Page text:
Luciano Spalletti performed miracles at Napoli, he deserves respect, but this was never going to end well. Already missing injured players like Destiny Uodgie, Francesco Acerbi, Giorgio Scalvini and Domenico Berardi, and with habitual winners Leonardo Bonucci and Giorgio Chiellini now retired, this was an empty shell, bereft of any traditional Italian class.

Nether Marco Verratti nor Federico Chiesa showed anything of the form they had in that God-awful cross-continental Euros three years ago, and the supporting cast was shown up for what they are – unspectacular club men.

I agree with Gary Lineker – this is the worst Italy team of my lifetime. Roberto Mancini probably saw this coming when he vacated the manager’s job in a hurry last August.

Take nothing away from the Swiss. I’m writing this well in advance of England’s game against Slovakia but I could foresee them proving a very difficult opponent for either side.

Manuel Akanji has been outstanding and Granit Xhaka is different gravy at the moment after a magnificent season at Bayer Leverkusen. If he can drive his team even deeper he could be a good shout for player of the competition.

Spain aside, is any team passing the ball as well as Switzerland at the moment? Historically they have lacked the firepower and panache to rise above their station as a solid, organised and awkward opposition but now they are looking a different prospect altogether.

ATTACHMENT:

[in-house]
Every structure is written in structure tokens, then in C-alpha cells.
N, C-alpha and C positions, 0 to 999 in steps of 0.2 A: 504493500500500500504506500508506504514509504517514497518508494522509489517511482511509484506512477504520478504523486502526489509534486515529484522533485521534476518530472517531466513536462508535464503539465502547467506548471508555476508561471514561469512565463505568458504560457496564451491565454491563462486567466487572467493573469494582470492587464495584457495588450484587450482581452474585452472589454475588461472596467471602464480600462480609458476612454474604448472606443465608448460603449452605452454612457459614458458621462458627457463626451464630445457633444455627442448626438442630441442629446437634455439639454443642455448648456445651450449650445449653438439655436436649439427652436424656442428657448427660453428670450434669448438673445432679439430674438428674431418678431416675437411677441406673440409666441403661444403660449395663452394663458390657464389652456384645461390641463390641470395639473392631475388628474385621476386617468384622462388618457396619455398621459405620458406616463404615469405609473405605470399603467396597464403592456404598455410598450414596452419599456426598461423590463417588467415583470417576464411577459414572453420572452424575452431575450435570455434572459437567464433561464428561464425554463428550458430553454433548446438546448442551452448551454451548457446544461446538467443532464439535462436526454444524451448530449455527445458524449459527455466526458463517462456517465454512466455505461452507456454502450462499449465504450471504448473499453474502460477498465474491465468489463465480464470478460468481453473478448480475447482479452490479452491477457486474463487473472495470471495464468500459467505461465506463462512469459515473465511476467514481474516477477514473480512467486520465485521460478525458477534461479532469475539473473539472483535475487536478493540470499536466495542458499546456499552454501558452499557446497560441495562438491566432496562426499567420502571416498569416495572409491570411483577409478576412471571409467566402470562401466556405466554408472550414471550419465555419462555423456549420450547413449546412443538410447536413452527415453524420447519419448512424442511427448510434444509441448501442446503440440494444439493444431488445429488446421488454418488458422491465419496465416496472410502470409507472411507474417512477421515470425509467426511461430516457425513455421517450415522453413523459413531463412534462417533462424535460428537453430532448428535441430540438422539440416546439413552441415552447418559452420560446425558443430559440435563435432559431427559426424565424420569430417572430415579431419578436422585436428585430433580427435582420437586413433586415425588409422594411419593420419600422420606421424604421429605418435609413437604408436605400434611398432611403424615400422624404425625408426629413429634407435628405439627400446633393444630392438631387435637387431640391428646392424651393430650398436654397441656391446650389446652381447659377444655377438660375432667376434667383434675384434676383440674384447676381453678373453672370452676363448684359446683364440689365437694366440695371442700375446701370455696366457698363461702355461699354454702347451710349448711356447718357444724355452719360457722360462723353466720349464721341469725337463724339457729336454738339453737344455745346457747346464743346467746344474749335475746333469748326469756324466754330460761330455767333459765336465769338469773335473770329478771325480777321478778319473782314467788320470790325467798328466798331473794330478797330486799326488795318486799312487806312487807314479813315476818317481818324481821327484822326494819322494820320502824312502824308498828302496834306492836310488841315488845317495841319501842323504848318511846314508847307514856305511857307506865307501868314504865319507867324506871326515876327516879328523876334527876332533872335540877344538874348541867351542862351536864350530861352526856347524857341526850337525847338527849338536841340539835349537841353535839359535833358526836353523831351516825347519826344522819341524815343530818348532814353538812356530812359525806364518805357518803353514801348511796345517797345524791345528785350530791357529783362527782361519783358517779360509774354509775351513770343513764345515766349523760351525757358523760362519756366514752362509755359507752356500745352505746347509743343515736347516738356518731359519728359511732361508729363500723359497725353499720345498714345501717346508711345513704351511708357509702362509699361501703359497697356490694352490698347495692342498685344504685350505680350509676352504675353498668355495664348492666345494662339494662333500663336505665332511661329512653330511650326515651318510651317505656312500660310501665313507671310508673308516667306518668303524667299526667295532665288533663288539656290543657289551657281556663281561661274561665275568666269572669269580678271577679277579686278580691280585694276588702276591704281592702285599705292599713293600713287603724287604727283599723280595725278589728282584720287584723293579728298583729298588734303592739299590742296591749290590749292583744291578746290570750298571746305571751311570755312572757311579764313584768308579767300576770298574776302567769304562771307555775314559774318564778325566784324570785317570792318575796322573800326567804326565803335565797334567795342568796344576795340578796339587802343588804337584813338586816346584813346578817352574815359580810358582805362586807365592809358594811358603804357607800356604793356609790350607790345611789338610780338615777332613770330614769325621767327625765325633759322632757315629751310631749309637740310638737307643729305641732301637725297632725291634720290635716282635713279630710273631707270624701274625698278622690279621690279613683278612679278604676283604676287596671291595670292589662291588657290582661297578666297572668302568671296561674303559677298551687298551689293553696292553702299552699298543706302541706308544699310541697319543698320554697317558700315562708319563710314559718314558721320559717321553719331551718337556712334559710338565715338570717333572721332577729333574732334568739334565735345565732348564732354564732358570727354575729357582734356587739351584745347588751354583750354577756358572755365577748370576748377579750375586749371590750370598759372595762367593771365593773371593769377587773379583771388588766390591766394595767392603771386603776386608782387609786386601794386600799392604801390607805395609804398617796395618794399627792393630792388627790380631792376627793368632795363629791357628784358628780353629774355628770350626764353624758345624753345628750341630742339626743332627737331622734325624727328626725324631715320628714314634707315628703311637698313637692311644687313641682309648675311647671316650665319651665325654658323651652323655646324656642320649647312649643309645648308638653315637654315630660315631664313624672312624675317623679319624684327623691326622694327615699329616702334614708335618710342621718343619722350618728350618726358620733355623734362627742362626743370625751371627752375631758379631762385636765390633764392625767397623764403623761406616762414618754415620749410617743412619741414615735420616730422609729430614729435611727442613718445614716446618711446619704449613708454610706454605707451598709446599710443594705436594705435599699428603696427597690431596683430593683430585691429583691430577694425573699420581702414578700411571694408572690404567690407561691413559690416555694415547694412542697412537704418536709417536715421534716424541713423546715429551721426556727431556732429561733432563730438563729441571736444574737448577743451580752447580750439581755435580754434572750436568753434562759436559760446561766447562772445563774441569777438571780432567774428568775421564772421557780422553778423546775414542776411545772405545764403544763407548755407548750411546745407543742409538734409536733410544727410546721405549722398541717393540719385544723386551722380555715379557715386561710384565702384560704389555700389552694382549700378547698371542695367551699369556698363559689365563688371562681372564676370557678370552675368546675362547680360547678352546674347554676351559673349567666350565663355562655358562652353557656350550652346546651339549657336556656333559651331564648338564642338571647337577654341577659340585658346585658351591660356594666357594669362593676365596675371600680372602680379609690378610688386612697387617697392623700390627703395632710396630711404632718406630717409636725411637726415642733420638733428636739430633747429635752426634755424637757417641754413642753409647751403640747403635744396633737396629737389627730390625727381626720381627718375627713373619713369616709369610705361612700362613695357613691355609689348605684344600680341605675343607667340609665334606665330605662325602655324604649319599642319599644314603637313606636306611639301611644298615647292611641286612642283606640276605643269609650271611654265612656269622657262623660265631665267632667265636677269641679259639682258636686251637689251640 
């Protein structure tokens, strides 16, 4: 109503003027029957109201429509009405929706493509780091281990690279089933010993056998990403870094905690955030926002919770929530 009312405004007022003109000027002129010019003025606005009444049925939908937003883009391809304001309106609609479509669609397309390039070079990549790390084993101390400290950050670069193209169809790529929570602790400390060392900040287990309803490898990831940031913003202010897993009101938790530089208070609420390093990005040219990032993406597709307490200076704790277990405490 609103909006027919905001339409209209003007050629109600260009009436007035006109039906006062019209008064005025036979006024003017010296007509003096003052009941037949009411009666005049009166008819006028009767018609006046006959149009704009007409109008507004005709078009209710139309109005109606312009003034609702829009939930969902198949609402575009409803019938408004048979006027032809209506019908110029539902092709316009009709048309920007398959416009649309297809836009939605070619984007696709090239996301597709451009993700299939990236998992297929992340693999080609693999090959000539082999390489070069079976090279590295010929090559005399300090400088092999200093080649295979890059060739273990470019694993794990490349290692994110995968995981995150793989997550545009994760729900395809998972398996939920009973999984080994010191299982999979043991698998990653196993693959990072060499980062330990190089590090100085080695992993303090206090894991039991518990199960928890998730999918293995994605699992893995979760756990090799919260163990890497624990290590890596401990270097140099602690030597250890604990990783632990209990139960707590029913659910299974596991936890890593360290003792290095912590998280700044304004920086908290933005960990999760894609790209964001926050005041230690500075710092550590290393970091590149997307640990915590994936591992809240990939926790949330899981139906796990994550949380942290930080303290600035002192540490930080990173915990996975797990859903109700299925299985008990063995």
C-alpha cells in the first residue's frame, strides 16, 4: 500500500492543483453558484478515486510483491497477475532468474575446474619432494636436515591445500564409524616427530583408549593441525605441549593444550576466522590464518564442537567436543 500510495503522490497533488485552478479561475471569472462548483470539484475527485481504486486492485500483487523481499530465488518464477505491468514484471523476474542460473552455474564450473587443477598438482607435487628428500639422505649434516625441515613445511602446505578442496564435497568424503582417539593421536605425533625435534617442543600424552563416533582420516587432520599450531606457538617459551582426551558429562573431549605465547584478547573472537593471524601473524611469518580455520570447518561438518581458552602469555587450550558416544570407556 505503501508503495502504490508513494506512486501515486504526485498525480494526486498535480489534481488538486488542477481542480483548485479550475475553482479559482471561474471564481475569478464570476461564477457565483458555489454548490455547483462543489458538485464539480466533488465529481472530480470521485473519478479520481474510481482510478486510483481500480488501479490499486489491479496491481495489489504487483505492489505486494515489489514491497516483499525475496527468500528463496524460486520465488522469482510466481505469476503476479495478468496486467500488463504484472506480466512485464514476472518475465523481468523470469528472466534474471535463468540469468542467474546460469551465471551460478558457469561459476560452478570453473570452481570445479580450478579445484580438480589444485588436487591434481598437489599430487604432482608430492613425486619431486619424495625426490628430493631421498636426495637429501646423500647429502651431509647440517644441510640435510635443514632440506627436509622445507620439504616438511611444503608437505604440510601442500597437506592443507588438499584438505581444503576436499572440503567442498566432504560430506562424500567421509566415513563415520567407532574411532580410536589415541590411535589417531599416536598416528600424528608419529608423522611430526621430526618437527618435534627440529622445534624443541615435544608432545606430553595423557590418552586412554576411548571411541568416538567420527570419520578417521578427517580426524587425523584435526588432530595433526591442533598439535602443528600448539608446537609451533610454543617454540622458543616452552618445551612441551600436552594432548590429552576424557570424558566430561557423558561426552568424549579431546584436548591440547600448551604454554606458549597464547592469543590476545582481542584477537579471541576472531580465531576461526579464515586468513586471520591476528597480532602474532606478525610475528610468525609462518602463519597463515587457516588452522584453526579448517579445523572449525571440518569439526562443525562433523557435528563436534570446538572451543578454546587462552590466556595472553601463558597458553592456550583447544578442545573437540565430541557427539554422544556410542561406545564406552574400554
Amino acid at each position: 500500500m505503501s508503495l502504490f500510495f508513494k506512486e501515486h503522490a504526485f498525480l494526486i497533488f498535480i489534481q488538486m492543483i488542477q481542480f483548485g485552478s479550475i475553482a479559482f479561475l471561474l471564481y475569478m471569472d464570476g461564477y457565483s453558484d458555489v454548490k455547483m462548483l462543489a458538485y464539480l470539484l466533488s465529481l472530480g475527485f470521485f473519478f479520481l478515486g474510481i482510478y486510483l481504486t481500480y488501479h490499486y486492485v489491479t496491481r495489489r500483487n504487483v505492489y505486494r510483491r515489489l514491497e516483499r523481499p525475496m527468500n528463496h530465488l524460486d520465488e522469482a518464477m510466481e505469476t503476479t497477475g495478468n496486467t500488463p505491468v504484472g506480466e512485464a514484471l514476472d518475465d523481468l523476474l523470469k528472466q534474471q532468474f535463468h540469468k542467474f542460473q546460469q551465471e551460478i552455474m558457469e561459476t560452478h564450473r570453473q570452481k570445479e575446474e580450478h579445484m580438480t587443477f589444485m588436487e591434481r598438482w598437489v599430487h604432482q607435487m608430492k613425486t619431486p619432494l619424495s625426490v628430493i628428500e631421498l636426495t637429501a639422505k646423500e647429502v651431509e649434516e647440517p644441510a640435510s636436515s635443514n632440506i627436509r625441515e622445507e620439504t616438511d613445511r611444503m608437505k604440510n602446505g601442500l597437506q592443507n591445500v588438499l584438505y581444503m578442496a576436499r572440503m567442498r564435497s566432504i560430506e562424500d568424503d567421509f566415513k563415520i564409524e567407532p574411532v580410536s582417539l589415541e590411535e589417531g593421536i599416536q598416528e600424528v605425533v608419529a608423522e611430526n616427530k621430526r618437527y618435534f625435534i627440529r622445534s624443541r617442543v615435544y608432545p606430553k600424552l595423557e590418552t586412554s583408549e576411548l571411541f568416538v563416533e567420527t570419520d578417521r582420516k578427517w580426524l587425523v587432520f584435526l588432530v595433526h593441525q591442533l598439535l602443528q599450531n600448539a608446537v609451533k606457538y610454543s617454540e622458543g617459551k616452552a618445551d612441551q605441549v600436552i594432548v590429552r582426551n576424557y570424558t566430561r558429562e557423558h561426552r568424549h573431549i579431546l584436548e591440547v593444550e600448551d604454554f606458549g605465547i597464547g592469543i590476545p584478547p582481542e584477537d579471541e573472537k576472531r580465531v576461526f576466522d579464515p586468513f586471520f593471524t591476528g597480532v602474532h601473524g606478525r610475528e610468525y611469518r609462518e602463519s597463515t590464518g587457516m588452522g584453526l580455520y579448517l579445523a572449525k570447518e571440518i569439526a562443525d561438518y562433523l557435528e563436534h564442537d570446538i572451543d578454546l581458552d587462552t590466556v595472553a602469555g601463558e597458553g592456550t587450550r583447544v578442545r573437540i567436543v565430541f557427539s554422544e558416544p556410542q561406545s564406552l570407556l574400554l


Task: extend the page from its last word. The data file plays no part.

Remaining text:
Clive Tyldesley has left ITV after more than 30 years as one of their most recognisable voicesClive Tyldesley has left ITV after more than 30 years as one of their most recognisable voices (Image: PA)

TV View – Marc Iles

IN a professional obsessed with soundbites and viral content, how pleasing it was to see Clive Tyldesley bow out as a consummate press box professional on ITV.

Since replacing Brian Moore in 1996, Tyldesley has been the channel most recognisable voice, attending 14 major tournaments and establishing perhaps the best commentary partnership of all time with Scot Ally McCoist.

As the final whistle blew on Saturday night in the Germany v Denmark game there must have been temptation to seize the moment for himself, but no, he concluded with a succinct point about Germany feeling they can win the Euros on home soil and passed back to the studio. You’d have never known the curtain was coming down on such a prestigious chapter in his career.

Why the last 16, though? Did ITV want to avoid any public clamour to see him and McCoist given the final, so tried to head it all off at the pass? It doesn’t feel very respectful and though the man himself is too classy to kick up a stink about it, I am glad to see that messages of support poured in over the weekend, many also condemning the channel’s rather callous actions.

Tyldesley will continue to call games, and I do hope that with even more football being piped into our TV screens in the coming season that his voice is not lost to UK viewers altogether.

I bear no ill-will to Sam Matterface – who I think gets unnecessary stick at times - or any of the younger commentators coming through the system for the terrestrial channels but there really isn’t any substitute for experience. You also cannot replicate the chemistry that Tyldesley and McCoist have as a pairing, so if they are not used on the mic for matches, I suggest some canny podcast producer should take advantage quickly!